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Reviewed by:
  • Chinese and Chinese Mestizos of Manila: Family, Identity, and Culture, 1860s–1930s
  • Jerry Dennerline (bio)
Richard Chu. Chinese and Chinese Mestizos of Manila: Family, Identity, and Culture, 1860s–1930s Leiden: Brill, 2010. xviii, 451 pp. Hardcover $179.00, ISBN 978-9-004-17339-2.

In this study, Richard Chu explores the unfolding of the tension between Chinese and Filipino identities over the past 150 years. He begins and ends his book with personal stories that underscore the significance of the problem today, but the study itself is historical. The primary question is, how and why did the boundary between these two identities harden? His differs from previous studies primarily by focusing on legal documents such as marriage licenses, baptismal certificates, wills, and court documents involving disputes over immigration status, inheritance, and business contracts. Following the lead of Edgar Wickberg’s The Chinese in Philippine Life, 1850–1898 (New Haven, CT: Yale University Press, 1965), he argues that the roots of the problem are in the period before the American colonial regime. Beyond this, like Andrew Wilson, in Ambition and Identity: Chinese Merchant Elites in Colonial Manila, 1880–1916 (Honolulu: University of Hawai‘i Press, 2004), he rejects the notions that ethnic identities were structurally determined by Spanish colonial attitudes or Chinese ethnic identity alone. Unlike Wilson, he employs a method that is “basically ethnographic, reconstructing and reconstituting individual and family life stories as well as describing particular everyday commercial and domestic practices” (p. 15). His fieldwork, he says, is in the “bundles of baptismal and matrimonial records” (p. 15) in church and state archives.

With this approach, he succeeds in showing a wide variety of ways in which the Chinese and Chinese mestizo merchants and their families pursued social and economic strategies that reflect the transnational and multicultural resources available to them. The flexibility and fluidity of these strategies underscore the basic conclusion that legal and institutional controls were more influential than ingrained traditional or modern ethnic structures in hardening the ethnic boundaries. The Chinese mestizos gradually became Filipino, while the Chinese became aliens, vulnerable to stereotyping and scapegoating that, while it was not entirely new, tended to isolate the self-identifying Chinese in a space where they had fewer options for flexibility and negotiation.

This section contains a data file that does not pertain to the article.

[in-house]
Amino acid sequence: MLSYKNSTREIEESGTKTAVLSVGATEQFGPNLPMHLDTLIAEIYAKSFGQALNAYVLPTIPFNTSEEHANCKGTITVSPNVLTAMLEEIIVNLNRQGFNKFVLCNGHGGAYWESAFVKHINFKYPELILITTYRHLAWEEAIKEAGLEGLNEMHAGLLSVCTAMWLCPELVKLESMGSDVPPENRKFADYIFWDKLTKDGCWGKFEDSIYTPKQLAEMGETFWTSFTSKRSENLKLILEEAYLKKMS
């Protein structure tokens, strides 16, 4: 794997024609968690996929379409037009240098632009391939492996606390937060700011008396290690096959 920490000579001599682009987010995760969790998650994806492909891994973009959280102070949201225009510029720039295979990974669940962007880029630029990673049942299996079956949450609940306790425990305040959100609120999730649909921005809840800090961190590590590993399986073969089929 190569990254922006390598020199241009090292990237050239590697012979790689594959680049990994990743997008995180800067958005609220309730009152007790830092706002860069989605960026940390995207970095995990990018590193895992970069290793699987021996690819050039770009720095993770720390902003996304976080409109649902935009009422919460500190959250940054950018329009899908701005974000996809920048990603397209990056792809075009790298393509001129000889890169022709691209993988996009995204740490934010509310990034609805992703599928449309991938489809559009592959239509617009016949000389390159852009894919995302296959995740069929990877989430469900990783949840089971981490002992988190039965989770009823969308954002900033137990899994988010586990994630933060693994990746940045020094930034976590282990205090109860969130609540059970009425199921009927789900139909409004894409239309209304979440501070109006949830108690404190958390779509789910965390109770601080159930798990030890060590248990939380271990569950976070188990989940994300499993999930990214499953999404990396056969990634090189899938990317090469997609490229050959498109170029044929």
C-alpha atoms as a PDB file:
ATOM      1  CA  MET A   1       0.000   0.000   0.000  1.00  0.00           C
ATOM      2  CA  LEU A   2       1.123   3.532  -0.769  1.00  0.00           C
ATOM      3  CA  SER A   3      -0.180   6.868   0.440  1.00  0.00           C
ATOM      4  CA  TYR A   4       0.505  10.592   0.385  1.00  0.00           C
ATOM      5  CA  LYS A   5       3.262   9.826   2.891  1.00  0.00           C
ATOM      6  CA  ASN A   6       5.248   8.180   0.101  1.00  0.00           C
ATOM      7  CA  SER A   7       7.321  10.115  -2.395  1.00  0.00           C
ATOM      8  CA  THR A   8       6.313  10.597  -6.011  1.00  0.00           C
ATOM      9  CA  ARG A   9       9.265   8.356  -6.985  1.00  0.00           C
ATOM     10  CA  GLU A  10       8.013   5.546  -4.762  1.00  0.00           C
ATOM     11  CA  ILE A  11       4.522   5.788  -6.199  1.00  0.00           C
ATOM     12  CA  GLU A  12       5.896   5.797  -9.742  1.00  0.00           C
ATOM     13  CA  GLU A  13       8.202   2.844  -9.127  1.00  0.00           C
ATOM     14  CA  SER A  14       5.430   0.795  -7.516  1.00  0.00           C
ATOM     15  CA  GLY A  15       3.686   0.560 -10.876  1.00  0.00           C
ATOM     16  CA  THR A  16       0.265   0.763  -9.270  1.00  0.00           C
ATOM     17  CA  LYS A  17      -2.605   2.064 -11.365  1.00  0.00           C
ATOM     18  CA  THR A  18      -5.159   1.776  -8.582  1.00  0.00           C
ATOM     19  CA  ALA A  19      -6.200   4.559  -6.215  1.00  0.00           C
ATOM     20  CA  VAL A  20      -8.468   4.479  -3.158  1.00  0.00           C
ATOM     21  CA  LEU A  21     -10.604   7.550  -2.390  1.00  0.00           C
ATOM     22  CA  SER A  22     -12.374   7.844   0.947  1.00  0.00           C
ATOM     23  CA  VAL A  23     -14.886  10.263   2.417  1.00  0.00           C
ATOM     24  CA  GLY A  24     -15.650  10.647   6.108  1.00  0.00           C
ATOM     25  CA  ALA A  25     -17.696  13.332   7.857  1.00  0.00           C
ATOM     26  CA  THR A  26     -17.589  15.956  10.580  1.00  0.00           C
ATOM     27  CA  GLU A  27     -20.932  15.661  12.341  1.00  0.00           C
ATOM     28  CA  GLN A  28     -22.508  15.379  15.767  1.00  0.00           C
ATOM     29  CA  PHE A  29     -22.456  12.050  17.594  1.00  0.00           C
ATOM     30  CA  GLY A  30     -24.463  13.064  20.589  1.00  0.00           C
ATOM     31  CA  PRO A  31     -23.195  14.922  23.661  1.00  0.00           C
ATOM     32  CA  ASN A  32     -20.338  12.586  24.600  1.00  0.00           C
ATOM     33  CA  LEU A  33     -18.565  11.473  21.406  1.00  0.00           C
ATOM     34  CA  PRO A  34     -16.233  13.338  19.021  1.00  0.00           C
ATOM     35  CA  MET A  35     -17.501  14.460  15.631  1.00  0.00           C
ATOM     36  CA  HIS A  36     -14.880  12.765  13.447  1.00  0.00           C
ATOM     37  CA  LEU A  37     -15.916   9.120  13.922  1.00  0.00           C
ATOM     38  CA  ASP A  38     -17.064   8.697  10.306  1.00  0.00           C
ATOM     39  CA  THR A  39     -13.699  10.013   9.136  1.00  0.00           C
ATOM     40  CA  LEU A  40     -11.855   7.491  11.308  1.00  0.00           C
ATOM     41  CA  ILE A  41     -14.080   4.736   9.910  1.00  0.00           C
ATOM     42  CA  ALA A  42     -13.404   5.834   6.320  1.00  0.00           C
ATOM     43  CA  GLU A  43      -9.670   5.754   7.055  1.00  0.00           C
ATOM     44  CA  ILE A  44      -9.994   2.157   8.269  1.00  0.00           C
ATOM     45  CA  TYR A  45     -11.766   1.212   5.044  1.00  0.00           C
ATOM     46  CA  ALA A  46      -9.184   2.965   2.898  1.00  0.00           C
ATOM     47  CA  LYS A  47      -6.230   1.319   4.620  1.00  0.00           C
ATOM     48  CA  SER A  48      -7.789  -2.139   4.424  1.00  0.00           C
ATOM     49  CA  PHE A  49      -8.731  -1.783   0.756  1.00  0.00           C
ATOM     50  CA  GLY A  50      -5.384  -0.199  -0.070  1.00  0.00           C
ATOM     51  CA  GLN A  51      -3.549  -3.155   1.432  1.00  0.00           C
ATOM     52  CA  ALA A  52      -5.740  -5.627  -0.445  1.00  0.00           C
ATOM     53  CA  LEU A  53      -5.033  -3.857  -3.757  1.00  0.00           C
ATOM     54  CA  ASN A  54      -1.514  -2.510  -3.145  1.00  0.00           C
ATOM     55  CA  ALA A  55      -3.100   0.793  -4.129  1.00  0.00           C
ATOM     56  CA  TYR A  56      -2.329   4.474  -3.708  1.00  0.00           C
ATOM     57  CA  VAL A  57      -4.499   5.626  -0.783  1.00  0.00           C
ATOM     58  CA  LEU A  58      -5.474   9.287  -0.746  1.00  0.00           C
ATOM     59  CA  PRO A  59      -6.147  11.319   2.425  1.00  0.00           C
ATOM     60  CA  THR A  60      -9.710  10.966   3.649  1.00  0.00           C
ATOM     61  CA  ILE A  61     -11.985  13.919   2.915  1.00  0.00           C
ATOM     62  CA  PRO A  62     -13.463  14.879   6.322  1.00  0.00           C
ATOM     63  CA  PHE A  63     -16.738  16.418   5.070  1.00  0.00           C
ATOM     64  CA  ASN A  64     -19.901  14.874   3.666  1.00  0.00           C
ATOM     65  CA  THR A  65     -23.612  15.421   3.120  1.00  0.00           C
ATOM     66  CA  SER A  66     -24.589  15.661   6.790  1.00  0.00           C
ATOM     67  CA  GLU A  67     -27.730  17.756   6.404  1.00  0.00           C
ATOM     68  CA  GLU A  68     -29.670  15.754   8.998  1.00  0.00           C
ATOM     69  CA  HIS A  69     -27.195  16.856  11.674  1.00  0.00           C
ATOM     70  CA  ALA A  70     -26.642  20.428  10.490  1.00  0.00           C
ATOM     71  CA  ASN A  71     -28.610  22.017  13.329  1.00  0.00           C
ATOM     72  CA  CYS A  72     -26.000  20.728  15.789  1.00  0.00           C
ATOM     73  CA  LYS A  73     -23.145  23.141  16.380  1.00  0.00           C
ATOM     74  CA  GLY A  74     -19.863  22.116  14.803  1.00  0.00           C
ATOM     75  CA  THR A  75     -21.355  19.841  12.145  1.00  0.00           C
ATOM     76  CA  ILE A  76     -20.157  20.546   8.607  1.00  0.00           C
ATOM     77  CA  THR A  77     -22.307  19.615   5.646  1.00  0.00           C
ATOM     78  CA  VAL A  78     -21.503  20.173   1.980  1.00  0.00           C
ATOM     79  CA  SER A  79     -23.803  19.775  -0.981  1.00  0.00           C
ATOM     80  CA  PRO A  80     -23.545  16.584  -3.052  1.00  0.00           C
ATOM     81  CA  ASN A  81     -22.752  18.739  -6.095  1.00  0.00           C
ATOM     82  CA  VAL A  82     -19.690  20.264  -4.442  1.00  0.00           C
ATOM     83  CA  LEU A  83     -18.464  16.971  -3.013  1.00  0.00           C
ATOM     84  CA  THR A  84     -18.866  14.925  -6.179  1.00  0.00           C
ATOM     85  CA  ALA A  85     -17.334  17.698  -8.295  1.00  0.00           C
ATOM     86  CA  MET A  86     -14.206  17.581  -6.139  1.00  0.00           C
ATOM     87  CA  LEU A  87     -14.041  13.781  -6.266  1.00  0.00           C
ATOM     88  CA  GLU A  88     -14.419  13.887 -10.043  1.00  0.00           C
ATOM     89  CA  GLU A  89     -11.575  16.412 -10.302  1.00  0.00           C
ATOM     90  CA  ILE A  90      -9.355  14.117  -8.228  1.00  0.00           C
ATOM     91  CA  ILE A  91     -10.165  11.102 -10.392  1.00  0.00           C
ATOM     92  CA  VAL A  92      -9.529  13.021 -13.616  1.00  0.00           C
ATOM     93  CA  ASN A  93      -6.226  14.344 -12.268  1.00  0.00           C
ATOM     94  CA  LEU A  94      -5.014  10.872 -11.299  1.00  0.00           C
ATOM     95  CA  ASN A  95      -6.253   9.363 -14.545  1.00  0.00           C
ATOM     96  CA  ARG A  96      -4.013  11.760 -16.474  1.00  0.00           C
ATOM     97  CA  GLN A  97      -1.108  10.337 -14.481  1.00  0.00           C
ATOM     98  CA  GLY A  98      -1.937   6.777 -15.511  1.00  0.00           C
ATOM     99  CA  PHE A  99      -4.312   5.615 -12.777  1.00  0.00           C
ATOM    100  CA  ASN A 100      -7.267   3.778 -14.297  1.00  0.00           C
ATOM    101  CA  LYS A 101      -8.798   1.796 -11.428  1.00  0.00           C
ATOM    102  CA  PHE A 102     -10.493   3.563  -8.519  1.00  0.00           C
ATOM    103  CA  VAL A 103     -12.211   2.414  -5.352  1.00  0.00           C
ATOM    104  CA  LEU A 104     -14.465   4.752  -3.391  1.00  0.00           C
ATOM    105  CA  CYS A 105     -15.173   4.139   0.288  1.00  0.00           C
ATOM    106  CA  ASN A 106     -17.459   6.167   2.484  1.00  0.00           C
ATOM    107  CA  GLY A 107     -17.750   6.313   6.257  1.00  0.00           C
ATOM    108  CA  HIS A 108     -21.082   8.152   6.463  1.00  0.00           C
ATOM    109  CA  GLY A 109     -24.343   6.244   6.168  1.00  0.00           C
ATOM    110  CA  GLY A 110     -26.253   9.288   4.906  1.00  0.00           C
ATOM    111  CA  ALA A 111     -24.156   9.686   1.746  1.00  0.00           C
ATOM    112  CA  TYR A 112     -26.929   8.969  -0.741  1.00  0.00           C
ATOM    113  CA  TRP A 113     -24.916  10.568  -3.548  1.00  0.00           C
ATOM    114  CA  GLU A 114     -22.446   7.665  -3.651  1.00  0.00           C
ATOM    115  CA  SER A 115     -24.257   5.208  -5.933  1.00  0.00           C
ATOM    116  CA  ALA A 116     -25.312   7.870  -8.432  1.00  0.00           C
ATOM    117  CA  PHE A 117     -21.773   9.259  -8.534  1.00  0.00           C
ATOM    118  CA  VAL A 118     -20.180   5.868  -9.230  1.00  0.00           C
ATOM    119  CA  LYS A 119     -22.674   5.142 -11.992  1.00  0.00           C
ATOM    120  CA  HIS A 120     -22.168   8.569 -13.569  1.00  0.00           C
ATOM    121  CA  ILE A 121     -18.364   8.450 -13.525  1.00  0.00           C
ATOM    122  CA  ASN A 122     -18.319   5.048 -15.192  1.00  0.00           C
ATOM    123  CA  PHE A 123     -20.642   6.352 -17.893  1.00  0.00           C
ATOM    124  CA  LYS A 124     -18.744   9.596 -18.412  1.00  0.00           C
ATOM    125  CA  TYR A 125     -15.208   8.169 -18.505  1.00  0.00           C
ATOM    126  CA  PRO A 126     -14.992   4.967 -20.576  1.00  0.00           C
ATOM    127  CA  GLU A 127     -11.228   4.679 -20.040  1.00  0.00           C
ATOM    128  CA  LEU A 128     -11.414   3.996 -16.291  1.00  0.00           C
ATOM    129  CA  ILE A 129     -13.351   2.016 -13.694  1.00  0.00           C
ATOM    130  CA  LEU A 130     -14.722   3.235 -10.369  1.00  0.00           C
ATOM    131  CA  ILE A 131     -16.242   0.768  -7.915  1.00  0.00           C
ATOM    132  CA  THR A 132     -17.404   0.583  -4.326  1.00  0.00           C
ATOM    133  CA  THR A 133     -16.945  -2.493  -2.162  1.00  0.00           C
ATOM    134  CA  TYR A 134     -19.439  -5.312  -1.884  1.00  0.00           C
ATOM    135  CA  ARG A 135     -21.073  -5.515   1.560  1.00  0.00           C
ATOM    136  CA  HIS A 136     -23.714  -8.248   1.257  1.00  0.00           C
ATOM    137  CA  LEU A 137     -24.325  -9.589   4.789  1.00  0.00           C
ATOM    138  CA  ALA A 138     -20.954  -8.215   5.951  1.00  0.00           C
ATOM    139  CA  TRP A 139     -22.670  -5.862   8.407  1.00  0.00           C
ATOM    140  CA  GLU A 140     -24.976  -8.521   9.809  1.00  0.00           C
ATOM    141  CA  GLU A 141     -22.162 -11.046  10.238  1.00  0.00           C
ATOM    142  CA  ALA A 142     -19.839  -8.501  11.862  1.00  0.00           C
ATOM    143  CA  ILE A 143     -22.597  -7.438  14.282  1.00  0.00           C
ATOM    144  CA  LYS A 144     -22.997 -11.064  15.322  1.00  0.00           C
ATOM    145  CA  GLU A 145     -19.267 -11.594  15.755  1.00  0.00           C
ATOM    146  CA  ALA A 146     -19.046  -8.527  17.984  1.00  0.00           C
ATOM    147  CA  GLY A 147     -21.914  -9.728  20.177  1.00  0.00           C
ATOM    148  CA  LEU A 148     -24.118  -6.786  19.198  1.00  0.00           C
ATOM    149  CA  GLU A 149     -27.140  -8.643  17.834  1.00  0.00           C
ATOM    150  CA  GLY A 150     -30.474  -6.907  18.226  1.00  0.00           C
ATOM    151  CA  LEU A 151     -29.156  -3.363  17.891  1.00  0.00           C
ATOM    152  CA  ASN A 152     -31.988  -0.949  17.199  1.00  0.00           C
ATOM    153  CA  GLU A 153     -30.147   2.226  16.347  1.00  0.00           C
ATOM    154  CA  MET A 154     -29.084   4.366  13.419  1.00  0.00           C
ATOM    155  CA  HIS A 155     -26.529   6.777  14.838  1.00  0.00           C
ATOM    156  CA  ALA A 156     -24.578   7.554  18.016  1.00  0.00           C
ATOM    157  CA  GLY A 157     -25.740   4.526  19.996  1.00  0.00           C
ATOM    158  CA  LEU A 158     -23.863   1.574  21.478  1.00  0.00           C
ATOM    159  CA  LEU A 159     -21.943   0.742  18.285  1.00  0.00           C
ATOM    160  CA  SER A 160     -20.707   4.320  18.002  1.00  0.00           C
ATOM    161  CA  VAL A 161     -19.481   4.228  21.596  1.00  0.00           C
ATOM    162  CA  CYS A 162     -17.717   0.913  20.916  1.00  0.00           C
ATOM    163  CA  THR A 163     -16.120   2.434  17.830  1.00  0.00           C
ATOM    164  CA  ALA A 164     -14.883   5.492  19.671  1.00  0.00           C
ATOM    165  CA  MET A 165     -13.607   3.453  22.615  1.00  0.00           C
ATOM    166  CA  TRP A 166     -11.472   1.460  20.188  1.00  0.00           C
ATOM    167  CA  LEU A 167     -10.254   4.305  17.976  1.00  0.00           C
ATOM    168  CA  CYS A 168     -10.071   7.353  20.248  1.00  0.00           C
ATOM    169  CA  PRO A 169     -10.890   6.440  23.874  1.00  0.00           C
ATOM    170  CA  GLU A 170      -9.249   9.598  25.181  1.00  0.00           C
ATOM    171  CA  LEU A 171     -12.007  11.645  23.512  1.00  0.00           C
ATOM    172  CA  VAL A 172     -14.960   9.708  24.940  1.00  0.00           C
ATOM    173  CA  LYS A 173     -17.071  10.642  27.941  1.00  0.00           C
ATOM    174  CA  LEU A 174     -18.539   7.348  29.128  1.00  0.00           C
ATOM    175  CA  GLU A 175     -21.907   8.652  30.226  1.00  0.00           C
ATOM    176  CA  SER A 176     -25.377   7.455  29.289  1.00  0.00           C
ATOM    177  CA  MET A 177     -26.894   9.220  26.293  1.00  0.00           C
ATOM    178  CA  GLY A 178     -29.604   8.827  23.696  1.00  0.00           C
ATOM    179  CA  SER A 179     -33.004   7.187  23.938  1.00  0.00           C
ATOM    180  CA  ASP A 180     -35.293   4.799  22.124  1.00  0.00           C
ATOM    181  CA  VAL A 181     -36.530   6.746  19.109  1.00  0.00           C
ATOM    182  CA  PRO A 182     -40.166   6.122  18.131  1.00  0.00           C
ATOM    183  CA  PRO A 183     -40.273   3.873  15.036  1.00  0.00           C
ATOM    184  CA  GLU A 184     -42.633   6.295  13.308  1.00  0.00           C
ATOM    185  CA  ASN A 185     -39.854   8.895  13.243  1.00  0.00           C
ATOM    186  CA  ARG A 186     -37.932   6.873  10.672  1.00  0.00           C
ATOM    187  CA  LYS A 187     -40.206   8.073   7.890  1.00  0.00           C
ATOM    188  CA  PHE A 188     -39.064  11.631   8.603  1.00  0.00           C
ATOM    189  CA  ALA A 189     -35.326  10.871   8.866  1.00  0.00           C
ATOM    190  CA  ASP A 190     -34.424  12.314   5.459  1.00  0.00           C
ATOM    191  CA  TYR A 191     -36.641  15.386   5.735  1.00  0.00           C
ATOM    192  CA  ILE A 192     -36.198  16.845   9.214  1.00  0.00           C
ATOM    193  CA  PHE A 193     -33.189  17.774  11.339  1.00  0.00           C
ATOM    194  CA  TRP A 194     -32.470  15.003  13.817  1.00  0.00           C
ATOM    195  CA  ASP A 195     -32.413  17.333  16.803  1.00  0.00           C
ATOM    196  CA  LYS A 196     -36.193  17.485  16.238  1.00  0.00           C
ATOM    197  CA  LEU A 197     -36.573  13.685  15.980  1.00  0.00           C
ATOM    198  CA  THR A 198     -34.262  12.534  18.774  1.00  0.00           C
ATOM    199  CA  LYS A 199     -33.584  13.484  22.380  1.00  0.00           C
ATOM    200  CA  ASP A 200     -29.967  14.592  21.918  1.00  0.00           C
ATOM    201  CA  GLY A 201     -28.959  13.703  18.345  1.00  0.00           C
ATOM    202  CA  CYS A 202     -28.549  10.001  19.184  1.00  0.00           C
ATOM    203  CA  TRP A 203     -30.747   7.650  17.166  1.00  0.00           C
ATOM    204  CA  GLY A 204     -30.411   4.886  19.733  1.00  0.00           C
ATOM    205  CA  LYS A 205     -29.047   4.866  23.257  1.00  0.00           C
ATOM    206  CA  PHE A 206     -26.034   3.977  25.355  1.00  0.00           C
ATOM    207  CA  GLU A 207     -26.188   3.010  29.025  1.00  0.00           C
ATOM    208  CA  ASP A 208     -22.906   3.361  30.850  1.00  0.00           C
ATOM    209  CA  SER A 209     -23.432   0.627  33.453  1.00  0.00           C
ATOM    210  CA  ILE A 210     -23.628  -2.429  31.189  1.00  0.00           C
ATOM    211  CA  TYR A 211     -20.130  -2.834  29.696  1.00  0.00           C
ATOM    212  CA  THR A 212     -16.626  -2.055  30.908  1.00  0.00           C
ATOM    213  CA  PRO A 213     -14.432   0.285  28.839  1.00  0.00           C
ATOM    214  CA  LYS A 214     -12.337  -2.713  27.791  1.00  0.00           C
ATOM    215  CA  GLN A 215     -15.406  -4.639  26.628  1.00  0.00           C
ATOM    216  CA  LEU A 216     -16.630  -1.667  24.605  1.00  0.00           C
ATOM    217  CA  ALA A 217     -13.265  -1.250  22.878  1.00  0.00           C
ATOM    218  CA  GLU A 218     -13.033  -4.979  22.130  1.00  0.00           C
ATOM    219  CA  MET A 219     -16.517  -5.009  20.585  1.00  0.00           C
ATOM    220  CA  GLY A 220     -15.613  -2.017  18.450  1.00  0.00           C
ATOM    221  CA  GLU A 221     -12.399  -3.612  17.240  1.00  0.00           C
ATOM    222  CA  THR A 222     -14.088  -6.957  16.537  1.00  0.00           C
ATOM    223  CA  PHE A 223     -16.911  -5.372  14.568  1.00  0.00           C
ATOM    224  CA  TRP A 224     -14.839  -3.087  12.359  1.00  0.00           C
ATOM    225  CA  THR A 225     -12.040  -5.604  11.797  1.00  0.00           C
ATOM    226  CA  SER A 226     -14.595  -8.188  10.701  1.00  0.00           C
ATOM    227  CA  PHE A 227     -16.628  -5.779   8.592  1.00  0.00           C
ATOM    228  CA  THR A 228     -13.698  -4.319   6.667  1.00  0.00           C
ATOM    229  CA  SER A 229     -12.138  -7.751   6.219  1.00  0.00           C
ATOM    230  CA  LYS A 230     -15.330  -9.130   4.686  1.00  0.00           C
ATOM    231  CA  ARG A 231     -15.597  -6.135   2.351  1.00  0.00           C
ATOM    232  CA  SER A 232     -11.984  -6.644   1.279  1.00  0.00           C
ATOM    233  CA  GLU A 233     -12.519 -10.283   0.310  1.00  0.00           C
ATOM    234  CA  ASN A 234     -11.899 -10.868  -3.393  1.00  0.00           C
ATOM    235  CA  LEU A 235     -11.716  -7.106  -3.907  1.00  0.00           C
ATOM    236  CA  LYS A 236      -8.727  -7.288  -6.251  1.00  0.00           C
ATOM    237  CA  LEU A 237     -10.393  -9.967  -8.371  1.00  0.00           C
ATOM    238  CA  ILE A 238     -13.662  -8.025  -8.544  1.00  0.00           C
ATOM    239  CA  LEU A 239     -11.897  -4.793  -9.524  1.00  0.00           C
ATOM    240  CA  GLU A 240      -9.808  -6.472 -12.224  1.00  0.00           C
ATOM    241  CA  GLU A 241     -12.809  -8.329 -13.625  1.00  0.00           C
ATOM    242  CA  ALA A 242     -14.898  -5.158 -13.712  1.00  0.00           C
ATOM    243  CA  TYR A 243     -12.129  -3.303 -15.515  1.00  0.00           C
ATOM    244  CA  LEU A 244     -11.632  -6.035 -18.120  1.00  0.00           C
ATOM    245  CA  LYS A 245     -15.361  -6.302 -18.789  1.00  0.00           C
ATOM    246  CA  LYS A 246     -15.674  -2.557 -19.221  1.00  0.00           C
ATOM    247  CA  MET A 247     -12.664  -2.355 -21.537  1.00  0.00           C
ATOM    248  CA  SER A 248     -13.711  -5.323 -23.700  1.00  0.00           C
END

In this review, I will focus on a few key issues of interest to social historians and students of transregional Chinese communities during this period. My own familiarity with the Philippines is extremely limited. My perspective is shaped by my study of family and kinship in the Lower Yangzi region and, more recently, the China-born and Straits-born Chinese communities in Malacca and Singapore during this period. From this perspective, I find the most important contribution of this book to be in its meticulous attention to the details of marriage strategies in relation to family continuity, social networking, and business practices. With these details in place, one can approach what Chu calls the “macro-historical” issues [End Page 43] with a much clearer vision of what the rapidly developing global economy and shifting political circumstances meant for the people who lived in this social and cultural milieu.

The first two chapters offer overviews of the Minnan (Southern Fujian) region of China and the place of the Chinese in late-Spanish-colonial Manila. In the third chapter, the author uses detailed evidence from the archives to show how the most prominent merchants engaged in credit systems, founded joint stock companies, and employed name changing and citizenship strategies while under Spanish rule. In this context, he introduces, among other individuals, Carlos Palanca Tan Quien-sien as “the consummate border-crossing diasporic subject” (pp. 128–141). While Chu wants us to focus on “everyday commercial and domestic practices,” we cannot help but notice that Carlos (Chen Qianshan) was an exceptionally famous, very controversial figure who engaged in high-level political negotiations as well (see also Wilson, pp. 110–139). He did engage in all the activities that could serve to identify him as a typical Chinese rags-to-riches case, but the point here is to shift the focus of attention from what was well known about him, and could, therefore, be used by the...